If I could choose one word to describe my Bassmaster Elite win on Guntersville it would be “solidified.”
There was just this huge relief and after all the hard work, time, energy, money and everything, it was like “This is it — you did it. Your goal was to win one of these Elite events and you did it.”
I broke down a few times with my friends and my girlfriend because the emotions just run through you like crazy. You look back at where you started, what you’re doing now and how much it actually took to get there.
If I had won the first event I fished in 2017, it just would have been a party. Like, “All right, cool — I won.” But I live the Elites, I’ve seen the struggle and I’ve seen how hard it was to win. I like to put in the work to get the rewards, and I’ve put in the work. So, to get back on track after losing most of 2018 to a health issue made it that much sweeter.
Obviously, with poor performances in the first two events on the St. Johns River and Lake Lanier, the 2019 season did not start well for me, and I knew I had to get back in the groove. I made a couple of bad decisions and when I thought about it afterwards, I asked myself, “Why did you do what you did?”
The answer is because I was not in the swing of things. But, believe me, I got it all straightened out during the time off following Lanier, especially during the Bassmaster Classic. Seeing the guys fishing the Classic, I was like, “Dude, if you don’t get your butt in gear, you’re not going to be fishing the 2020 Classic next year” — and I really want to fish the Classic.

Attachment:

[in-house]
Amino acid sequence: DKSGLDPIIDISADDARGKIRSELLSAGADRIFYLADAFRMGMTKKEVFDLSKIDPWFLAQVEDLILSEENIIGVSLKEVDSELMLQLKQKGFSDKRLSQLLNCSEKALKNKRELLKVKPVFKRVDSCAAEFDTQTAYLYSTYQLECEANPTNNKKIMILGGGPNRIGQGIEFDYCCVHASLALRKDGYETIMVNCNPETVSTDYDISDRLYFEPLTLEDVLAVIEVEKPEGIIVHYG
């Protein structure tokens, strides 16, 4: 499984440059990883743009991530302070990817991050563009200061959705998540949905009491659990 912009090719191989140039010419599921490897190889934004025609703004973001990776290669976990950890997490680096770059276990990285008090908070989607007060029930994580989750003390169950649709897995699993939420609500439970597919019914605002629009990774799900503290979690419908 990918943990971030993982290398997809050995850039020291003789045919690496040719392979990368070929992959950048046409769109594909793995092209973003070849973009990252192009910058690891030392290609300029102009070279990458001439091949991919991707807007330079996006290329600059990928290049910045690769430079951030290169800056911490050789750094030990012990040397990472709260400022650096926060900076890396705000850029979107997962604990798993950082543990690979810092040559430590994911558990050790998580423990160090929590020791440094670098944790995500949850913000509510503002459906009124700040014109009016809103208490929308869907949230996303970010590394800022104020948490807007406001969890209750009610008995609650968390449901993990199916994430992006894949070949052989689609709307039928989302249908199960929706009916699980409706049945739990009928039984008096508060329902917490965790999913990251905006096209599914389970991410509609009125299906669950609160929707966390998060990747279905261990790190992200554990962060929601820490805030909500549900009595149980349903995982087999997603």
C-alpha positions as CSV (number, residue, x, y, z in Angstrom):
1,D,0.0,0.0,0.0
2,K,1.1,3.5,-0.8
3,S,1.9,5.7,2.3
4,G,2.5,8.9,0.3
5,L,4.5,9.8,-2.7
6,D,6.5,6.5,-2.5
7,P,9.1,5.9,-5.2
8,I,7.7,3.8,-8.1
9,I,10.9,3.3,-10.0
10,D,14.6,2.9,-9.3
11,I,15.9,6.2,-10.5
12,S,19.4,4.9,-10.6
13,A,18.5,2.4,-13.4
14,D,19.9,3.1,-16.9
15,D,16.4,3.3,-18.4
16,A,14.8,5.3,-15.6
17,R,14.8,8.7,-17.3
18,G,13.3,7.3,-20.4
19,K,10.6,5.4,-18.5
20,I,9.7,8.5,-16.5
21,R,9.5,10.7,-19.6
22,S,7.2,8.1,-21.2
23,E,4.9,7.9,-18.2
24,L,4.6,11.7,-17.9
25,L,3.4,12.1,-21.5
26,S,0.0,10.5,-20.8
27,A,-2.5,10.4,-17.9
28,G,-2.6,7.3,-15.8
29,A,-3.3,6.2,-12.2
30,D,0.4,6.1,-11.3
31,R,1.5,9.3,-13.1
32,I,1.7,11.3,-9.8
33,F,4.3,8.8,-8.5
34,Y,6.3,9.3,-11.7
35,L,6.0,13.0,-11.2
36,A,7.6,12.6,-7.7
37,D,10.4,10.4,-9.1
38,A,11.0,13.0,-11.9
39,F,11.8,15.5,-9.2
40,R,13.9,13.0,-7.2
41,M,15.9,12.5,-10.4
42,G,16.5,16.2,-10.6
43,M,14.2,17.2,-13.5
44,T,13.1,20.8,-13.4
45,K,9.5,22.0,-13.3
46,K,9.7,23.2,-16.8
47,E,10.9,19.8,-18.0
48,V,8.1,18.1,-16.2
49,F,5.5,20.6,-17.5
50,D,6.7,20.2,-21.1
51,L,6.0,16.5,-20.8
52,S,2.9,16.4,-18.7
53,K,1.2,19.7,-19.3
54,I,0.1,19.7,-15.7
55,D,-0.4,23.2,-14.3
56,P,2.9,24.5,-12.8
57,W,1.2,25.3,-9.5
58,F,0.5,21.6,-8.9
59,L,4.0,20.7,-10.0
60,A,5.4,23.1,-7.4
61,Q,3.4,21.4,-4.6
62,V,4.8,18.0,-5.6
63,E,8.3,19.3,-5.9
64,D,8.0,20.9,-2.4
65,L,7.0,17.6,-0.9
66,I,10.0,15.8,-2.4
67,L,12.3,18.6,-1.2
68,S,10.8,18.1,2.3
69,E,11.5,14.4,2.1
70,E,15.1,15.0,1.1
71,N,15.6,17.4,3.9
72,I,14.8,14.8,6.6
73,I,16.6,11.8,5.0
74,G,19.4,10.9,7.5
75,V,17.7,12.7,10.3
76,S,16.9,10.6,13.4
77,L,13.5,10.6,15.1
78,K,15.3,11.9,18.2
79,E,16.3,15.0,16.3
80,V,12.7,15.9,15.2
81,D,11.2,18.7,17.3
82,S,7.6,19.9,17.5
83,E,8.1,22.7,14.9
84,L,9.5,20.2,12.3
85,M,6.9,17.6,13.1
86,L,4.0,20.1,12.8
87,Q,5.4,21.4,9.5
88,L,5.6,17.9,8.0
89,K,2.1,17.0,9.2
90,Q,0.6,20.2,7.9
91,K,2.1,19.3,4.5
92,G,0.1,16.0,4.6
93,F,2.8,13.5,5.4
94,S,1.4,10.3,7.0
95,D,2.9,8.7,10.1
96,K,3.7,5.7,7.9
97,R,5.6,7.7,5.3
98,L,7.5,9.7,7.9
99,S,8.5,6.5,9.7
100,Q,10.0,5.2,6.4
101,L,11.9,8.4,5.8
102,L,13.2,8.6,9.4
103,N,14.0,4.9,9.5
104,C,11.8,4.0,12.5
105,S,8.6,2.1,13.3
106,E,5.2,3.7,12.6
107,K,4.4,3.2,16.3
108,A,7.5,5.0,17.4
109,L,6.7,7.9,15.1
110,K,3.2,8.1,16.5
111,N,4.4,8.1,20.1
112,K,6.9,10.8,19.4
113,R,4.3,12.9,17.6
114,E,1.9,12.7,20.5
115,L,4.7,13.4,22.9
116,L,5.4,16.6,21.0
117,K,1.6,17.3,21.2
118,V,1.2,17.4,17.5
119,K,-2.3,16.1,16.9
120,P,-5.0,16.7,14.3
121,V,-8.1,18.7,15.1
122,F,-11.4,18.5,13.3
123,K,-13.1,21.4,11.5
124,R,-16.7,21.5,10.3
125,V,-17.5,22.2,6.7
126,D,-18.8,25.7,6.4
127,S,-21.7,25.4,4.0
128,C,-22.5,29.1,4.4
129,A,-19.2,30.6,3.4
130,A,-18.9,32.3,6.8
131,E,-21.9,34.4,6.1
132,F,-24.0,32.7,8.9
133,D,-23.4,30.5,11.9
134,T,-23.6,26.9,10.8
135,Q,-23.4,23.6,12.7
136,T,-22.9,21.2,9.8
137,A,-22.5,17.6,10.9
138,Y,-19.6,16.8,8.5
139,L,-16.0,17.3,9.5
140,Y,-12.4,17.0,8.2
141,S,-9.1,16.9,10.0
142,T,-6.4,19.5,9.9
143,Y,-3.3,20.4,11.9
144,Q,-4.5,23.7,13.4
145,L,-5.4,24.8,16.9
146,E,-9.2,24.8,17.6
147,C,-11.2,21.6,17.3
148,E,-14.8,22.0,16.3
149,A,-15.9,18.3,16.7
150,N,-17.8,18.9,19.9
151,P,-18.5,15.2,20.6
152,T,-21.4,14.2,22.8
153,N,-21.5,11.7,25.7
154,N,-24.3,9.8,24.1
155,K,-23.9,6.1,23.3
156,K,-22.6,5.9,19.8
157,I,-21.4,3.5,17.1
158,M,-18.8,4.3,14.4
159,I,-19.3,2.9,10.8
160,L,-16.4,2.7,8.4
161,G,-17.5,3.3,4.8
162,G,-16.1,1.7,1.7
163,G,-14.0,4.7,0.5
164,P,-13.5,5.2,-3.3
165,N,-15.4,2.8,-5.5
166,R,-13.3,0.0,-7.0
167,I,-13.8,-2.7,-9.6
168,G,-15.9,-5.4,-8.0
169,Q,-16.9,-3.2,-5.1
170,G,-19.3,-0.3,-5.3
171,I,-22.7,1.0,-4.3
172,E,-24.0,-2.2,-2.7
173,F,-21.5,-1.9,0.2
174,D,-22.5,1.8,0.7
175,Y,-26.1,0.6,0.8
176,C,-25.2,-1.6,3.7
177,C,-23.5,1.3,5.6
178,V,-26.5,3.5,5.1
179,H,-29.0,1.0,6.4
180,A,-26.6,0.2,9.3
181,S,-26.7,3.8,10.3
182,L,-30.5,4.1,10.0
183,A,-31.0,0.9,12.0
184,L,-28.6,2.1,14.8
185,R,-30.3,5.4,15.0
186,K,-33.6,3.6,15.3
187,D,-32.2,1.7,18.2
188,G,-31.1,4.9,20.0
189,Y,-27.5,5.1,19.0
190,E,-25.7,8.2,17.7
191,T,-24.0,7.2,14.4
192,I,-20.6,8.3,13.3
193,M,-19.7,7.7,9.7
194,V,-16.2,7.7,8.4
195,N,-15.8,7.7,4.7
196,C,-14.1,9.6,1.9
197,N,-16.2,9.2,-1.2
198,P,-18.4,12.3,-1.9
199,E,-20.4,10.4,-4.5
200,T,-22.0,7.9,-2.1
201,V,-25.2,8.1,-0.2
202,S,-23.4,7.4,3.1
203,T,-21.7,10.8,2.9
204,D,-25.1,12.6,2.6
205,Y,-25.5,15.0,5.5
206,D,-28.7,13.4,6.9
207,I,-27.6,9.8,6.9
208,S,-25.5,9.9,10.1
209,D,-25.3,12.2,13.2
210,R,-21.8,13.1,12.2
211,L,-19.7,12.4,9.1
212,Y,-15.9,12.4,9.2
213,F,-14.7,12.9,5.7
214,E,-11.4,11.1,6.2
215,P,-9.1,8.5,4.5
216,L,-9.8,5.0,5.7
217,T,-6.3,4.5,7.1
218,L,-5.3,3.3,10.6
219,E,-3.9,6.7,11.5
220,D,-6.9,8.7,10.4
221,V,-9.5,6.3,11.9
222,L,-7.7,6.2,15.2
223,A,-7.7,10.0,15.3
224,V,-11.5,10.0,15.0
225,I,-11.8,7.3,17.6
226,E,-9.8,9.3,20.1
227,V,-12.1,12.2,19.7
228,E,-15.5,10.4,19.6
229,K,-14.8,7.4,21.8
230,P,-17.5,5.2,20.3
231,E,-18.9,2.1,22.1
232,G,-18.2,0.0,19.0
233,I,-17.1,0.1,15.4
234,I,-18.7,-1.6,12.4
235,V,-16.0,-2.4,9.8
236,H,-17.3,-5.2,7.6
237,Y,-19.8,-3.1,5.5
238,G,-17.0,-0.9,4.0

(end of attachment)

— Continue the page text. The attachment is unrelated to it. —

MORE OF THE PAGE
That gave me a lot of drive, and I did a lot of fishing during that time off — fun fishing and practicing. That got my head back in the game and making the right decisions.
Looking back at Guntersville, I think my win was a good example of this. I started out looking for the deep bite but having the confidence to completely switch game plans allowed me to capitalize on the shallow bite. I would rather have caught them offshore, but I scrapped all that and went to the grass, where I ended up winning.
On the second day, I started on my deep stuff, and it just wasn’t happening. I went to the grass and started getting bites; I caught some key fish, so I just ran with it. This was right there in front of my nose, so I kept doing it and it worked out.
Probably the most important element of my shallow bite was playing the wind on that final day. The current was blowing one way and the wind was blowing hard the other way, so I had to line up so I could make a long cast and immediately lay the line down on the water to avoid getting a big bow in it.
That allowed me to work my topwater bait at the right angle so it would come over the sweet spot each time. If I threw it wrong, I’d get a bow in the line or the bait flip over in the waves. I figured it out pretty quickly, and I just kept rolling it.
As far as the rest of the season, I’ve been on a run ever since finishing eighth on Hartwell, so it feels great to be going in the right direction. But in no way, shape or form am I backing off at all. We have three regular events left, and I can still fall out and miss the Classic.
I still have to work my butt off to stay in the points for the Classic. My goal is to stay high enough in the Toyota Bassmaster Angler of the Year points where I don’t have to worry about catching them at the AOY Championship. I absolutely want to catch them, but I want to make sure there’s no way I miss the Classic.